Thanks Dave, I’d certainly agree with you there and I’d go as far to say that it’s the results that you create with the tools that are the most important. We all need guidance especially if we’re new to something but I find that reading information that is overly prescriptive can just be frustrating, it’s good to know that there are many approaches and experience will soon find you one that’s comfortable and effective.
I’ve never had any formal training regarding handling a wood plane so it’s stuff you pick up but it’s definitely an individual thing. If you look at anybody who handles tools (including sports equipment)you’ll notice everybody has their own way. Three fingers? What if don’t have three fingers?
I found your website in a round about way as i was considering building my own workbench and stumbled across Paul Sellers building one on YouTube. If you haven’t come across him, have a look, as he also seems very traditionalist. As for planing, look on YouTube for his video part 2 on making a work bench. He not only uses a planer fore and aft but ‘throws’ it side to side and also draws it backwards. I’m sure the purists are cursing!
Richard, i hope you don’t mind me using Paul Sellers as an example. The batten holder is brilliantly simple. Don’t concern yourself on the knockers as one thing i do know is that you can’t please everyone all the time. Your website is great and it’s free and they shouldn’t forget that.
Hi TC, thanks for bringing Paul up, he does some great stuff with his hand tools and doesn’t become overly concerned with a ‘purist’ approach. No matter how we’re taught we certainly find our own ways of adapting to suit us better.
This is actually an interesting topic. Though there is no “right way” to do anything, or at least that’s what people love to say now a days. People need to at least educate themselves as to WHY these methods exist in the first place before they just through them to the curb.
The three finger grip is widely used for a couple reasons starting with saws. Saws have been used with a three finger grip for over 100 years. The finger extended caused your wrist to stay straight and helps you guide your arm in a straight line, so you can cut straight lines. As a side not, your finger extended also causes you to have a weaker grip, which is better on a saw. Both are good reasons to use this method on a hand plane.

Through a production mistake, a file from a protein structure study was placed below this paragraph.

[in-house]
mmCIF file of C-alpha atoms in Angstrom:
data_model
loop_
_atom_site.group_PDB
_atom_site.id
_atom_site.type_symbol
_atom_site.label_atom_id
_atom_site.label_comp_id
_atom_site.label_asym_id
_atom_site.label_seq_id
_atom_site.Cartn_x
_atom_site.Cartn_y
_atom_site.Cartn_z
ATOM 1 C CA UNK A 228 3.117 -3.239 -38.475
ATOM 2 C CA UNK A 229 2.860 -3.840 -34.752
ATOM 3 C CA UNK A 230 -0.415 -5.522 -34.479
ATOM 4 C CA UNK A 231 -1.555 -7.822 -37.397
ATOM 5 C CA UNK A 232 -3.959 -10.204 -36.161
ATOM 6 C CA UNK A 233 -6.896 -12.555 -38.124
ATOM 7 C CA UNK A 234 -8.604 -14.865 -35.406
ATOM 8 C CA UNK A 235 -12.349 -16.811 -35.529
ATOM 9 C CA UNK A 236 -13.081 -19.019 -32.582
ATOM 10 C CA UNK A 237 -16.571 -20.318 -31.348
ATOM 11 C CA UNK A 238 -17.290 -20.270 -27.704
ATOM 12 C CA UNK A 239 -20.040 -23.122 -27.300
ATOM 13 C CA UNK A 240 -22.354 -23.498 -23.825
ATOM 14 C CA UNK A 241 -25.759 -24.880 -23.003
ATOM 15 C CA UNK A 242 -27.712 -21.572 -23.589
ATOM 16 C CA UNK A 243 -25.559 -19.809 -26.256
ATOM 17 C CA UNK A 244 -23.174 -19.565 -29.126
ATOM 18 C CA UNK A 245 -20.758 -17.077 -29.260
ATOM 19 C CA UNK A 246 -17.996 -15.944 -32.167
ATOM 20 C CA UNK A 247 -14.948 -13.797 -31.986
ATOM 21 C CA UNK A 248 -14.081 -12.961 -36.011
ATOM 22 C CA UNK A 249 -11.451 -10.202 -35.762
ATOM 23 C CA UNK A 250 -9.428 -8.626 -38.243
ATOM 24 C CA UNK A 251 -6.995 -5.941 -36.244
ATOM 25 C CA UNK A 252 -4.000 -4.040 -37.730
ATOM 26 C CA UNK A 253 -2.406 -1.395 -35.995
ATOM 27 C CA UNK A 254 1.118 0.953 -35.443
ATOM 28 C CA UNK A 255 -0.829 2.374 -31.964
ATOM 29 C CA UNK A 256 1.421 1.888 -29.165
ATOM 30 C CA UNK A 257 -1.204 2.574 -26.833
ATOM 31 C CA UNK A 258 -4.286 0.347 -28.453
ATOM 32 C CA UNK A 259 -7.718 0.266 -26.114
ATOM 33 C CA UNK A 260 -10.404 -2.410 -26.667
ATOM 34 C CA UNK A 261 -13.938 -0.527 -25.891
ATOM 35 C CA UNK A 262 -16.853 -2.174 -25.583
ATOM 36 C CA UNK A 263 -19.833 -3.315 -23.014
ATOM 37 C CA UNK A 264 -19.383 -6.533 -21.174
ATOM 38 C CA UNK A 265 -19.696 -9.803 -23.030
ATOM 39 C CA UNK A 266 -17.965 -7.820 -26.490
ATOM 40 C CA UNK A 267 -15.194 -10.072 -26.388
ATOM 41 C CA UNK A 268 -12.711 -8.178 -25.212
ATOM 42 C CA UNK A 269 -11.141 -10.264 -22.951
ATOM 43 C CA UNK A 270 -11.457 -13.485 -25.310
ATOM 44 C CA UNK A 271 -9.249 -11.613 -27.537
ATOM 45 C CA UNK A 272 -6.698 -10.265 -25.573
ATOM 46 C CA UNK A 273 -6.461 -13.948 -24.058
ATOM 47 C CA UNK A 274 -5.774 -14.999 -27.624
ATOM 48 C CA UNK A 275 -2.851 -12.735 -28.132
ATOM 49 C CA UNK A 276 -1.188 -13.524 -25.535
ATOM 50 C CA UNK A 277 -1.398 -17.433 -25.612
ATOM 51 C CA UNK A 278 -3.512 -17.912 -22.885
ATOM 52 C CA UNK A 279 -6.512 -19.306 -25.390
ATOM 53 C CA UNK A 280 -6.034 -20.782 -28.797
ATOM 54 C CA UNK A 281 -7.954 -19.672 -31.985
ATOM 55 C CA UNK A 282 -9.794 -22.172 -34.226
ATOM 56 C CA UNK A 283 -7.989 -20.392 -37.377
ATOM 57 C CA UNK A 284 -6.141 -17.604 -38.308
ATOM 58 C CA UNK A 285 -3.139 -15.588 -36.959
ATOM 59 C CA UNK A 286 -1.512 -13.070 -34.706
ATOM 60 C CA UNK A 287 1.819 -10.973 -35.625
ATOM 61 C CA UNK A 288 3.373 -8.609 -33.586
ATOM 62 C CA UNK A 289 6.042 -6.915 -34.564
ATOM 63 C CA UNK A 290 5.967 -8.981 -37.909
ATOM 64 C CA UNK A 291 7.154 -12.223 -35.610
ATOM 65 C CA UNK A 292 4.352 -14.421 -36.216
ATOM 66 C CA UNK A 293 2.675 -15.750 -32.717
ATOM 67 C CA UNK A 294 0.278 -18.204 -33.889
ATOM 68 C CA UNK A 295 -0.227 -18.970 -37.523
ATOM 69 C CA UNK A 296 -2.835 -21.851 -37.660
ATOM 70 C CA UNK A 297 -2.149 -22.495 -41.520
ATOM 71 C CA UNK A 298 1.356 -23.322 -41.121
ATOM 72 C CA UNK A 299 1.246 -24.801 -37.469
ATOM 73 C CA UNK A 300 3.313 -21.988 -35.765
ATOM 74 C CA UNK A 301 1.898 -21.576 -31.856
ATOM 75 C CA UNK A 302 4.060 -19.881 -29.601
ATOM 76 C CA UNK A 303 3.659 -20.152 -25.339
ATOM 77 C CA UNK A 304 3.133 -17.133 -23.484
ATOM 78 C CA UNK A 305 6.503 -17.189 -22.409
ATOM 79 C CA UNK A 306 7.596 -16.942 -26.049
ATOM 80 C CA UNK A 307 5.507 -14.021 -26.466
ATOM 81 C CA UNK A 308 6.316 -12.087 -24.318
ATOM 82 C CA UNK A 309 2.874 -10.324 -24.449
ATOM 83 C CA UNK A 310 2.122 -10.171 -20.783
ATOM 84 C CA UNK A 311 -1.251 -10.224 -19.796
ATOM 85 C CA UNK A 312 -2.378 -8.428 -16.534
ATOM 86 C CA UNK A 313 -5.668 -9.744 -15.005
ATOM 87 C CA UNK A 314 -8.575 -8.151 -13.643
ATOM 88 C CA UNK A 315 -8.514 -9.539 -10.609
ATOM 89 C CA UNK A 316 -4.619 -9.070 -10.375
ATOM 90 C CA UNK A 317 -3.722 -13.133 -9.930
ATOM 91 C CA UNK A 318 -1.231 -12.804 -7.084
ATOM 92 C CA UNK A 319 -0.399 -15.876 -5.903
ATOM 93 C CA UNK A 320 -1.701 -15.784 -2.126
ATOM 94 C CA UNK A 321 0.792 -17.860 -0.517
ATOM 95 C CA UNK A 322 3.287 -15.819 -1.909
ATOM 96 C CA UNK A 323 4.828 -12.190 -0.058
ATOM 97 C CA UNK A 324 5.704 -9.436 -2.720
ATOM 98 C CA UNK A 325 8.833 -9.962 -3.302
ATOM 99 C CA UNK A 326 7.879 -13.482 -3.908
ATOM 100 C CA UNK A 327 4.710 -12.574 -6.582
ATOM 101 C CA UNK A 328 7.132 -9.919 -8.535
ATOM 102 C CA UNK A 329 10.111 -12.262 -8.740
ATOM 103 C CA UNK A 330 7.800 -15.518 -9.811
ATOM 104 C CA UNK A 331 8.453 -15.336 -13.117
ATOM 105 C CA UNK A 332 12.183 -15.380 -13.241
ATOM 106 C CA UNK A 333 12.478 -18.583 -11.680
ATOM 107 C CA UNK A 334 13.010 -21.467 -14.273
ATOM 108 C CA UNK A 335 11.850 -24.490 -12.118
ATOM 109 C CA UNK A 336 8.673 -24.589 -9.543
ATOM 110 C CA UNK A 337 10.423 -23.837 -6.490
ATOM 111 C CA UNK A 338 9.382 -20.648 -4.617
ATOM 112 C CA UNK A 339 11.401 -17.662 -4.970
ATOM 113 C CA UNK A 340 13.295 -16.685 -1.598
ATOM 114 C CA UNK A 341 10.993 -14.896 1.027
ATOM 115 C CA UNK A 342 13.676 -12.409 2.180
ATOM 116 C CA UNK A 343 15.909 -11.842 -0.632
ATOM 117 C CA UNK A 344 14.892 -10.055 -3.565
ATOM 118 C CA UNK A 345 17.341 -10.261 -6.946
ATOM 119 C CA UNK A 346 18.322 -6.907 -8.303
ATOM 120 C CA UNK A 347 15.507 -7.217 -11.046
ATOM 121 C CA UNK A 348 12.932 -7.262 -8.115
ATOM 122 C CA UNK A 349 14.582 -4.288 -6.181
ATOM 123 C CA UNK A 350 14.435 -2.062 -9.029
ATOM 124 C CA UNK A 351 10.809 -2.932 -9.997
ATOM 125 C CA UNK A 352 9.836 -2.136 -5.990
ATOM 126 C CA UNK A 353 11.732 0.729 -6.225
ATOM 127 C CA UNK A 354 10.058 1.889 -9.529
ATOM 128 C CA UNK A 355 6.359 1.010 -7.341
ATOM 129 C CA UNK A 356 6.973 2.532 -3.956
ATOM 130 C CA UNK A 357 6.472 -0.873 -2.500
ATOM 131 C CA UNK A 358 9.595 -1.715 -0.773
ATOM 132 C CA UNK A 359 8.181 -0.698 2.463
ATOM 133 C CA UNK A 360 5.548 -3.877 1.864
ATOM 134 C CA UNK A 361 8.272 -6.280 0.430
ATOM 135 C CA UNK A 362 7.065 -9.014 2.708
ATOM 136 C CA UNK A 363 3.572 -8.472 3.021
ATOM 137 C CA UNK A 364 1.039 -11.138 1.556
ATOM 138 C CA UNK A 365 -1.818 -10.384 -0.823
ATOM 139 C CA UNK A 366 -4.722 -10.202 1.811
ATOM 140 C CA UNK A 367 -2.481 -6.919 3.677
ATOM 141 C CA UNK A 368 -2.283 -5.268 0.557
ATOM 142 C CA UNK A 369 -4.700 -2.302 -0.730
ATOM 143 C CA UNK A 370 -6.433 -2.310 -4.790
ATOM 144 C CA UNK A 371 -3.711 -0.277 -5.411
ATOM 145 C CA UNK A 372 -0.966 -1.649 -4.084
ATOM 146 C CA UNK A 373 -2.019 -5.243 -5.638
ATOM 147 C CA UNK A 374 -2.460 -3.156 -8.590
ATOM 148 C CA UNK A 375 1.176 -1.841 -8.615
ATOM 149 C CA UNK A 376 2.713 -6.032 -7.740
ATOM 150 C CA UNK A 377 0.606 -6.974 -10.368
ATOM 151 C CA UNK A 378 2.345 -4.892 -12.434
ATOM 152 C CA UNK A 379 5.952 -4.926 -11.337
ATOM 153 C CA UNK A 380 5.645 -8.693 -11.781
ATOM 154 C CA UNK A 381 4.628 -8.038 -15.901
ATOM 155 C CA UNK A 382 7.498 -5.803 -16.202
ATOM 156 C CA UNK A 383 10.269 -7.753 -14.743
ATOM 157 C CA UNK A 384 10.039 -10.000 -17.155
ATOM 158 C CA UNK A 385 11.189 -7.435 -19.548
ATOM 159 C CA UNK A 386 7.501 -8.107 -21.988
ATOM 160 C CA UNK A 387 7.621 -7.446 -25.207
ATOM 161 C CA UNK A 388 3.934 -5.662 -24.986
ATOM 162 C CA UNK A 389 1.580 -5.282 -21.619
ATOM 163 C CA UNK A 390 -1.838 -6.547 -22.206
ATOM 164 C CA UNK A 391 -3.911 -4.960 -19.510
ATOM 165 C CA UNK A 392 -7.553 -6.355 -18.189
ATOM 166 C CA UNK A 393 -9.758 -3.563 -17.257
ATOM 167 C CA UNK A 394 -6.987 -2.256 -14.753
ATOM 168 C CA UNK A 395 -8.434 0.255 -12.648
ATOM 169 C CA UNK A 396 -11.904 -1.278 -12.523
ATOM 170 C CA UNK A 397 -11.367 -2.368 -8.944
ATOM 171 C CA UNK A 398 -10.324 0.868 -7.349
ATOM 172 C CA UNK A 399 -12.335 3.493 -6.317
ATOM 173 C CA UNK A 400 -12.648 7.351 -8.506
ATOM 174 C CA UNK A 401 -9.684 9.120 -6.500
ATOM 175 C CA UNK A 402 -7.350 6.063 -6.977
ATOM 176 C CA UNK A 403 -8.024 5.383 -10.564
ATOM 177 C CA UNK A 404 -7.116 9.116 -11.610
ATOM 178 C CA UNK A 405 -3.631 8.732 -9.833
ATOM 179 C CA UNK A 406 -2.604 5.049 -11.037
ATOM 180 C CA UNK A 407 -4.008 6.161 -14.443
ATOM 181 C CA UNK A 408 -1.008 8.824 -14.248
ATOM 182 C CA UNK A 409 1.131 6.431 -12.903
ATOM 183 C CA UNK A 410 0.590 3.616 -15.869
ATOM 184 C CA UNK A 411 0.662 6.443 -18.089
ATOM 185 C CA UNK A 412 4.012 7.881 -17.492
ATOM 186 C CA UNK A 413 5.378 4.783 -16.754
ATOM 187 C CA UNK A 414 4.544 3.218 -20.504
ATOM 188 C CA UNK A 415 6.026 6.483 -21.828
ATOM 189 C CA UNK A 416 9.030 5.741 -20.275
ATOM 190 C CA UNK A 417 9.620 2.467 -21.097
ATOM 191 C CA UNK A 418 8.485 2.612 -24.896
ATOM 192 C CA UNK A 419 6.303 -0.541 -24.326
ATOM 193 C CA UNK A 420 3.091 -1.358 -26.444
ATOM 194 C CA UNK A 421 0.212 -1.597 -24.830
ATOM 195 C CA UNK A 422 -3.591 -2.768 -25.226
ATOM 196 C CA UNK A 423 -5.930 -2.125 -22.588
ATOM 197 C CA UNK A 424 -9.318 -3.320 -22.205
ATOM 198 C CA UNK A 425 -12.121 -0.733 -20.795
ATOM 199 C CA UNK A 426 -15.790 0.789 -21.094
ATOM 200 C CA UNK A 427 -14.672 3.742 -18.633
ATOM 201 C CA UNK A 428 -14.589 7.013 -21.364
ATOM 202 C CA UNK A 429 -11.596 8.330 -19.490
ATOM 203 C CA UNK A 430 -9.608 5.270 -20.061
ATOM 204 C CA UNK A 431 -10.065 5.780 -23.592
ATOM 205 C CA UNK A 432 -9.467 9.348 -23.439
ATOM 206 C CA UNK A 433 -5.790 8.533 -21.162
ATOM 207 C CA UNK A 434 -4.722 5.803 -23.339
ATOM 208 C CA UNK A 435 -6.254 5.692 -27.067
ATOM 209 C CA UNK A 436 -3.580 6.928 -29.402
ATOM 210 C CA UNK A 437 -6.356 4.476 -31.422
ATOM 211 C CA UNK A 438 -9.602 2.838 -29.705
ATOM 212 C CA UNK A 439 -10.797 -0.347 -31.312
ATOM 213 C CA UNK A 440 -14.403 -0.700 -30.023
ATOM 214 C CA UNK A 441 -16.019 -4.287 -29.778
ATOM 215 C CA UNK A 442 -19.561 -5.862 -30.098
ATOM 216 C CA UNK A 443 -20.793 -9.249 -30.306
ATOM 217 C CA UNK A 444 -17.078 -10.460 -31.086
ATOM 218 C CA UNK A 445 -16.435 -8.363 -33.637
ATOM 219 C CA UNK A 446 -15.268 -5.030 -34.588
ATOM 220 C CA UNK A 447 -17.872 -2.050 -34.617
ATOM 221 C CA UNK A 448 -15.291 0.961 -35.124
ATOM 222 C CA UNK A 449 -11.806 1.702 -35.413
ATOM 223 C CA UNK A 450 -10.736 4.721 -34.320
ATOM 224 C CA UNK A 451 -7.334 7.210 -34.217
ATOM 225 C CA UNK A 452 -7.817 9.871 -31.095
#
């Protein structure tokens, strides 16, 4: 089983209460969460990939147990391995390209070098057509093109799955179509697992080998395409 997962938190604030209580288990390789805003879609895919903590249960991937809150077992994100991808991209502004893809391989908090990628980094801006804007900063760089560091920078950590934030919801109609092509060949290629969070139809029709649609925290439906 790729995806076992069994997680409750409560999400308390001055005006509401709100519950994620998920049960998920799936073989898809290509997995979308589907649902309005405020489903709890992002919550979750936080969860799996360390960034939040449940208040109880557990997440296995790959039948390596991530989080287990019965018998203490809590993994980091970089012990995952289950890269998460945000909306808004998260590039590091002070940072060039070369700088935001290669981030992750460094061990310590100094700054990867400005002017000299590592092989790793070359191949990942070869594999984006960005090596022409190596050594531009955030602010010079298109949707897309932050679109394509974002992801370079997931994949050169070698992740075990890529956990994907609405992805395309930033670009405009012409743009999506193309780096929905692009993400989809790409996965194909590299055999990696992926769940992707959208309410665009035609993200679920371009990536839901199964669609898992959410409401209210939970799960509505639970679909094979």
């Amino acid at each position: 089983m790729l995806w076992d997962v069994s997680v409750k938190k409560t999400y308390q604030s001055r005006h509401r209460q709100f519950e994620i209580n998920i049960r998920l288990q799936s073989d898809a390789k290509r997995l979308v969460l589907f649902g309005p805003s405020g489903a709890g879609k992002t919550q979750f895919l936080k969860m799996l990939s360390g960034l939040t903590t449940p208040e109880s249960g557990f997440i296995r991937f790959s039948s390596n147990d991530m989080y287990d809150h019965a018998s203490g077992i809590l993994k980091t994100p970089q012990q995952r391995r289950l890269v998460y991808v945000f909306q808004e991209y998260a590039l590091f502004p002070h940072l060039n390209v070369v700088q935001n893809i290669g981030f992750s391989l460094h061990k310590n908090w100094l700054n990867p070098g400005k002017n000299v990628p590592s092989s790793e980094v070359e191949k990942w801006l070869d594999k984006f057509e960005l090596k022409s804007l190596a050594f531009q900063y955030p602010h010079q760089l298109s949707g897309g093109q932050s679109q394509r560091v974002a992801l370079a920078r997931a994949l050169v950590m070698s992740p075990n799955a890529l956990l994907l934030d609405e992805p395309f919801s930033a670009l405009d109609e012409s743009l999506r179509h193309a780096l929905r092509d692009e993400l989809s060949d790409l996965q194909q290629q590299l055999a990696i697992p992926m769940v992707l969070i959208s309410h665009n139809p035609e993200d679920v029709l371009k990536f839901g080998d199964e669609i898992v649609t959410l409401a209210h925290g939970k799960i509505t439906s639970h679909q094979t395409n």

For hand planes, or should I say metal planes in the Stanley/Bailey style, the finger extended has two reasons I know of. One, most people have a hard time wrapping all there digits around a tote comfortably. Second, the functional reason. You can adjust your depth of cut with that extended finger whilst you are actually planing. No reason for it on a wooden plane, unless you can hammer a wedge with your index finger.
Other than that, Keep up the good work and realize that some people post comments on YouTube just to be jerks, doesn’t matter who you are or what you are doing. Just have to learn to ignore them or delete their comments. 😉
Good Day Sir.
Thanks Bill, that’s really informative. Great point with the depth adjuster, it’s definitely an extra reason to stick out that finger with a metal plane. With most wooden planes I support my forefinger out on the wedge as well but have never tried to hammer it down with it though! 😉
Whatever feels natural, I don’t worry about it, if it feels right, and it works for you, thats the way to work.
Just my humble opinion 😉
Thanks Ken, well said!
So that’s why my jointer has such a funny bulge on the grip. It’s a resting place for my index finger!
Great plane Kees! I’ve never seen one with a finger rest like that, I would assume that’s what it’s there for?
No idea really, never seen it before either.
mike murray says
I’m funny I guess, I’ll be out in my shop working and things I have read or heard will come floating back to the top in my mind. An so then I start pondering on them while I am working. Like the couple times in your posts that you make mention of your father, as in this thread about how to hold a plane. So I’m wondering then how much he was instrumental in setting a good example and helping you to become such an outstanding woodworker. I’m guessing he played a big part in your training. He himself is probably a fine woodworker as well as a teacher. Am I correct in this thinking? It might make a good side note sometime to do a blog entry on your father. I know I would be interested in reading about him or indeed any member of either of your families.
Hi Mike, my old man certainly had a unique way of teaching but yes, he’s passed on an awful lot of what I know and I’m very grateful. I’m sure I’ll get around to writing about him more at some point. Cheers, Richard